04 Sep FMU’s S85 Velocity Stacks On The Dyno!
It’s been a little while coming, but today we’re glad to say that we’ve got some video for you to enjoy.
The last time we looked at the project – known internally as “Project F*** You” – it was just about ready for some pictures. And now, well, it’s about that time. As with any good trumpet-shaped business that we put under the hood of various wheeled vehicles, the first step is making sure the clamps secure themselves to the throttle bodies correctly, with enough room to access all the screws and without pinching the throttle bodies too heavily.
If you seriously have not guessed what we’ve been putting together yet, here’s the answer. It’s the first one of these we’ve done, so we’re quite excited to show these puppies off. What you see beneath this paragraph is our first set of Fluid MotorUnion velocity stacks for BMW’s S85 V10 motor.
Now, if you’re not familiar with our velocity stack kits, we don’t run an airbox around the stacks themselves, therefore a solution must be found for the routing of the crankcase ventilation system (a.k.a. the PCV system). Without a replacement system, the engine will be spurting small amounts of oil all over the motor, which is not really the best way to go about things. On Friday, we covered the construction of the catch cans for this system, and after rolling the newly-stacked E64 M6 over to the dyno, we waited for fabrication to put the finishing touches on the catch can’s mounts before getting everything installed.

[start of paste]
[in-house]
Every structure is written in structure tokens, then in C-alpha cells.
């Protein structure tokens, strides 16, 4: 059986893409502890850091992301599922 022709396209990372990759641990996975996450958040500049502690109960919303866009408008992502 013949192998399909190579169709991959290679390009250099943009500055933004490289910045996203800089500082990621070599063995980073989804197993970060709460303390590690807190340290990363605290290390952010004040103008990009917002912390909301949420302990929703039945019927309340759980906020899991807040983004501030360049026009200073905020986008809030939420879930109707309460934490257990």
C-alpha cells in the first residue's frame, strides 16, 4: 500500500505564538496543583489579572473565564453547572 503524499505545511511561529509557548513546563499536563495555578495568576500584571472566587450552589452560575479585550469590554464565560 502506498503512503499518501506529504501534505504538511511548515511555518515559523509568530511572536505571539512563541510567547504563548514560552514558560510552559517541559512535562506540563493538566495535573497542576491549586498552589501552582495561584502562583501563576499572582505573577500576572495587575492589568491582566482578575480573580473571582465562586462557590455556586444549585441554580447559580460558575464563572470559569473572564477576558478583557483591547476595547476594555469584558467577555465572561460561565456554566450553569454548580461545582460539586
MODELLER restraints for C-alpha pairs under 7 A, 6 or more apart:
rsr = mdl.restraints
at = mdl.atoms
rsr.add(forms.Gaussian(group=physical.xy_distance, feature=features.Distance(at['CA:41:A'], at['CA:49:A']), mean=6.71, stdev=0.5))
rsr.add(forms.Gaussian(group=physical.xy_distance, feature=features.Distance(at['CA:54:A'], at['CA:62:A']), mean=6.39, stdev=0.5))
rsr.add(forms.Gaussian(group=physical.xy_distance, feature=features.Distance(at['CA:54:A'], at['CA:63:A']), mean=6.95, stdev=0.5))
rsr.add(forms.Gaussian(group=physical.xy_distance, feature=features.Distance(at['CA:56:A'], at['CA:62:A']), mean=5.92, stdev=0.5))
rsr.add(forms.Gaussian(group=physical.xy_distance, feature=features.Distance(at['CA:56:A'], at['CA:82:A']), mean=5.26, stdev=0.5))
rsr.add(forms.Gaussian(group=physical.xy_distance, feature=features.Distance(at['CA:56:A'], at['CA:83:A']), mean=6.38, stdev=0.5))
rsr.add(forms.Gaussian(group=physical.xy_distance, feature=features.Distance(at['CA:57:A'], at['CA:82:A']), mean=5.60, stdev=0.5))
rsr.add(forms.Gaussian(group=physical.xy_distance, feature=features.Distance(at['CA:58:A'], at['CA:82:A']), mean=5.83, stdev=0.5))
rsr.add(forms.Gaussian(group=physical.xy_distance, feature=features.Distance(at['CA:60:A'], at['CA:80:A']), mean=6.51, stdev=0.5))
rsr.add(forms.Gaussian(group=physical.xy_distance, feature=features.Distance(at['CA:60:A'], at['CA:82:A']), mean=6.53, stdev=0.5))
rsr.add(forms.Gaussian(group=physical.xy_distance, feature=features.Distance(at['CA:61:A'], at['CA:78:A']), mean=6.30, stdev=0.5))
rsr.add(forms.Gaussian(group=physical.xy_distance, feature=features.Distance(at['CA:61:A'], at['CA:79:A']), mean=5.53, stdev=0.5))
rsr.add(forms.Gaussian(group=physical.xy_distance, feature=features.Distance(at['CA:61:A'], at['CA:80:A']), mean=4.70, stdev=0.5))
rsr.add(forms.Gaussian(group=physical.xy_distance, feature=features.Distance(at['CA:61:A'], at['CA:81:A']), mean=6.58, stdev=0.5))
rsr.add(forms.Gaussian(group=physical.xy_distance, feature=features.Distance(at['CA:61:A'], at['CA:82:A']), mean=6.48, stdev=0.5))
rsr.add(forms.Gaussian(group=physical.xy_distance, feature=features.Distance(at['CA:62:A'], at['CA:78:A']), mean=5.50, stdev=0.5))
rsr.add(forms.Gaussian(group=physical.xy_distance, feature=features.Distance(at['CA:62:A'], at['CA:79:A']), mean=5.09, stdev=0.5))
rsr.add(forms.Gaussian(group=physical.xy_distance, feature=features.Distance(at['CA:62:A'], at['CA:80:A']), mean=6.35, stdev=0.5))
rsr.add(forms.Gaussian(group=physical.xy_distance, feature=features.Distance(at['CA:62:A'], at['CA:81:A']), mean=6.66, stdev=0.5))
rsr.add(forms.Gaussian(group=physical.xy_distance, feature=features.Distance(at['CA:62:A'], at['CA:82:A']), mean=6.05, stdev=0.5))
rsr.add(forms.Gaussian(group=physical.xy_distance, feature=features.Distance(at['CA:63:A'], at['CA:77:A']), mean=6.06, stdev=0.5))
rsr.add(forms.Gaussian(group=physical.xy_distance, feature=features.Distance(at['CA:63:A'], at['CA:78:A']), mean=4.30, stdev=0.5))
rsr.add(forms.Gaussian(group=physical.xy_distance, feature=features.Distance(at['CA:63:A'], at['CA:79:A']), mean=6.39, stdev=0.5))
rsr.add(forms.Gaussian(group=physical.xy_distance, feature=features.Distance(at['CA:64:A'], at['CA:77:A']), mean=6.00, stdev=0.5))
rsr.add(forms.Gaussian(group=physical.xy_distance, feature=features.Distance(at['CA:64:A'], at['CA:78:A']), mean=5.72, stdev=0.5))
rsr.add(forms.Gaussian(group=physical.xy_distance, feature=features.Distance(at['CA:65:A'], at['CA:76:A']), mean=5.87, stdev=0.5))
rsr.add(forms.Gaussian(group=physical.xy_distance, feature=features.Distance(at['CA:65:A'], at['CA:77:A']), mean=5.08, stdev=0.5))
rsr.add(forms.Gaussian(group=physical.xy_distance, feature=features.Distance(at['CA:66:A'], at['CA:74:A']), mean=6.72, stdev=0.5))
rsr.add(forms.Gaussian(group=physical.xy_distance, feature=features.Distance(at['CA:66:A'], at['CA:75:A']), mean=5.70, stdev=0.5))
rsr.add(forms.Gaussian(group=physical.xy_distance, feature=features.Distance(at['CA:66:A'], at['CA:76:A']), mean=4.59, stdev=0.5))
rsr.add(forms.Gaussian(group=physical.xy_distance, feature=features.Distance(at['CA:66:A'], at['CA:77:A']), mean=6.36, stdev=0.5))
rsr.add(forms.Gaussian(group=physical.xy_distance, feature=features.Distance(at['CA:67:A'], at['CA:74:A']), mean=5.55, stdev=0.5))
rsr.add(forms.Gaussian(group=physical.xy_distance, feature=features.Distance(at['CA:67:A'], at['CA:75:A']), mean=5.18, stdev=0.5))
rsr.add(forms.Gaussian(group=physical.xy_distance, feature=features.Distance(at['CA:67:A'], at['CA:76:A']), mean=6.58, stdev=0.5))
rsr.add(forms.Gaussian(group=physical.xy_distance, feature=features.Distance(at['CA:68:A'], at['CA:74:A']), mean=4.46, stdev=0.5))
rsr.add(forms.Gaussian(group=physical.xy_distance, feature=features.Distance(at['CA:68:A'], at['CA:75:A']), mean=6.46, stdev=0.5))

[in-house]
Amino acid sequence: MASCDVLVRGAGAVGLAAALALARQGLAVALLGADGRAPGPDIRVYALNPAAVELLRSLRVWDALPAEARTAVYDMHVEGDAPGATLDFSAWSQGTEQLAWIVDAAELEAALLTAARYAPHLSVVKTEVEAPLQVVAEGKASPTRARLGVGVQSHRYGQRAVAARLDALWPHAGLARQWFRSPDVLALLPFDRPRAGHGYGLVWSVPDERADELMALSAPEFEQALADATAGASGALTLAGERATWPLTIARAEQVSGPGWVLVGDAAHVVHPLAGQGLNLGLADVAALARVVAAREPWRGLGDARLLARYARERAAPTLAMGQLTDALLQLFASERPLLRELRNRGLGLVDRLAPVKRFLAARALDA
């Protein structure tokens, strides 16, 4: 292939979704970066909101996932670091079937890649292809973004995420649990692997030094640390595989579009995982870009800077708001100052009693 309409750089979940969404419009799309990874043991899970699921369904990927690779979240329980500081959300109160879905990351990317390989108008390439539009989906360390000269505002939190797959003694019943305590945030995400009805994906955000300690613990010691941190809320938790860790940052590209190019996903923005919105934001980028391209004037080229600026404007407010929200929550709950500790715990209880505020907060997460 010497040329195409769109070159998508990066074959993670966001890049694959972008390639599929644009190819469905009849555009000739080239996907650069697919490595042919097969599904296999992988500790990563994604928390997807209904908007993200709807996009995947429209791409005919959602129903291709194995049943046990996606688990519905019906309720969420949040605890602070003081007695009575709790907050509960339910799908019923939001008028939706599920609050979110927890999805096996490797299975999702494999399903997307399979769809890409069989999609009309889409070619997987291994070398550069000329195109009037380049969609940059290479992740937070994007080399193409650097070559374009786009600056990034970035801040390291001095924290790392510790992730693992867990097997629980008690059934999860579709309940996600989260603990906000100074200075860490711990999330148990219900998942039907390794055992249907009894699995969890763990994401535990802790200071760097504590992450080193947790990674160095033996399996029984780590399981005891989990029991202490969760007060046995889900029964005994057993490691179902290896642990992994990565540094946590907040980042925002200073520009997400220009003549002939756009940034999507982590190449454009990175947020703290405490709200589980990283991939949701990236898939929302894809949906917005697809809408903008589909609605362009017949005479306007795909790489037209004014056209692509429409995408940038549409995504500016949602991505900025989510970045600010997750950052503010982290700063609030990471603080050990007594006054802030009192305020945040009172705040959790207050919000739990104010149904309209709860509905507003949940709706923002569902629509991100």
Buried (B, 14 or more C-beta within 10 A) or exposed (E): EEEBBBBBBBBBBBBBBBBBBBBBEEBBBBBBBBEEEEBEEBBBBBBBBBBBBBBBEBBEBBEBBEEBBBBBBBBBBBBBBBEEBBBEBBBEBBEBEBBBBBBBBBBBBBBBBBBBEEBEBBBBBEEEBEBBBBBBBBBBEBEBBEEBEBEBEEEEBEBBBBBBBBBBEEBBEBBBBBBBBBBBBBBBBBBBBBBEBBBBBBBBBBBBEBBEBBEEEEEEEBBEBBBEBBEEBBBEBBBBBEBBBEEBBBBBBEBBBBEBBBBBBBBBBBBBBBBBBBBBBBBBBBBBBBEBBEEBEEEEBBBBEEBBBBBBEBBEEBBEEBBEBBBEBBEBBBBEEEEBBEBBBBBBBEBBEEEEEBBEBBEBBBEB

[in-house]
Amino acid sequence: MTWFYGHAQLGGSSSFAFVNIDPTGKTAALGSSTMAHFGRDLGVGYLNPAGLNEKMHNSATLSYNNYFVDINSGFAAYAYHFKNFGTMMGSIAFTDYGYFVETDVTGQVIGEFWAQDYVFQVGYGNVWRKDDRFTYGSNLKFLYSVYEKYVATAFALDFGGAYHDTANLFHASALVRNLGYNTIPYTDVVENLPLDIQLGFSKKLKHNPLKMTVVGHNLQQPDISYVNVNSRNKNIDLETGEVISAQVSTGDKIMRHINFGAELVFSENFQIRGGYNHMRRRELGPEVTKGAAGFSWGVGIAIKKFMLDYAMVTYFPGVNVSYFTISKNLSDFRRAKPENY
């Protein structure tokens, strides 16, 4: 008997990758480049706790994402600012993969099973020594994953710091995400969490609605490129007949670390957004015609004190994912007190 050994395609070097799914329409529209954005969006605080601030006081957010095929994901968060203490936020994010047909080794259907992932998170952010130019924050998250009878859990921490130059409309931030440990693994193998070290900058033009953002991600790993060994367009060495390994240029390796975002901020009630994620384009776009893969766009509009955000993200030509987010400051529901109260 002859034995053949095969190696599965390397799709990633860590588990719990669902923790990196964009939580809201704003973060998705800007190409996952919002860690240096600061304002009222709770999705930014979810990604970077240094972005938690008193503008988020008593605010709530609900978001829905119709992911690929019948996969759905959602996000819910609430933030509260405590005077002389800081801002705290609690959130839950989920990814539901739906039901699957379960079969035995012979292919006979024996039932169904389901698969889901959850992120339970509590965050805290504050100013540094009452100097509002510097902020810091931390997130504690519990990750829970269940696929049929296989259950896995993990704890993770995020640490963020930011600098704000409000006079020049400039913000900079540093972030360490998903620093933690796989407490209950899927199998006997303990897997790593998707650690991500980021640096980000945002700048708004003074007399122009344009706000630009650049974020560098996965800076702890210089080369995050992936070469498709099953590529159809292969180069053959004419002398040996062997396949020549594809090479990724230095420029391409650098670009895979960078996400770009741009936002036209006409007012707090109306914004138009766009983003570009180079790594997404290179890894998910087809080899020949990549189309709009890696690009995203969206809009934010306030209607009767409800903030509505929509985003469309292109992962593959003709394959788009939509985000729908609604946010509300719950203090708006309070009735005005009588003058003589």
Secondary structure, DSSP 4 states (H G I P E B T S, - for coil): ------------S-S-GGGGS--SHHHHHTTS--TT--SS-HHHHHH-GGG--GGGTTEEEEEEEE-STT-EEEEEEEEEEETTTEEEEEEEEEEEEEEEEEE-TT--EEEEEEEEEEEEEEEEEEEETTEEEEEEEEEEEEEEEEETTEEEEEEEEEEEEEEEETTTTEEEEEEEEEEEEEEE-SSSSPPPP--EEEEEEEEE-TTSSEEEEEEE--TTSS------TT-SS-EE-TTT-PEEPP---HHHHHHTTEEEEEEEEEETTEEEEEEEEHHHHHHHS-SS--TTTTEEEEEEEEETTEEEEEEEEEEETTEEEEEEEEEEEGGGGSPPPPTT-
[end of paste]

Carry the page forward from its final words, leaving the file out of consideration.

With the catch cans finished up, we mounted them into place. Even with a generous amount of real estate in the engine bay, we mounted the catch cans off the strut tower bar all the way in the back of the motor. This allows us to keep all the hosing for the catch cans tucked away behind and to the side of the motor, helping keep the attention focused solely on those ten beautiful trumpets.
As the title of the blog post insinuates, we did manage to grab some footage of the M6 on the dyno. Now, these stacks will require a custom-developed alpha-n ECU tune, which we are currently in the process of finishing up. These runs were recorded toward the tail end of our tune development, so it’s already making good power, but we’re not finished just yet. Once it’s done, we’ll have the car out on the road for follow-up testing, and that’s when we’ll grab all the fun fly-bys and interior shots that really bring out the character in these stacks. In the meantime, hopefully these pictures and the video at the bottom of the post will provide some insight as to just how bonkers this setup sounds.
We hope your Labor Day weekend went well, and we’ll see you back here tomorrow!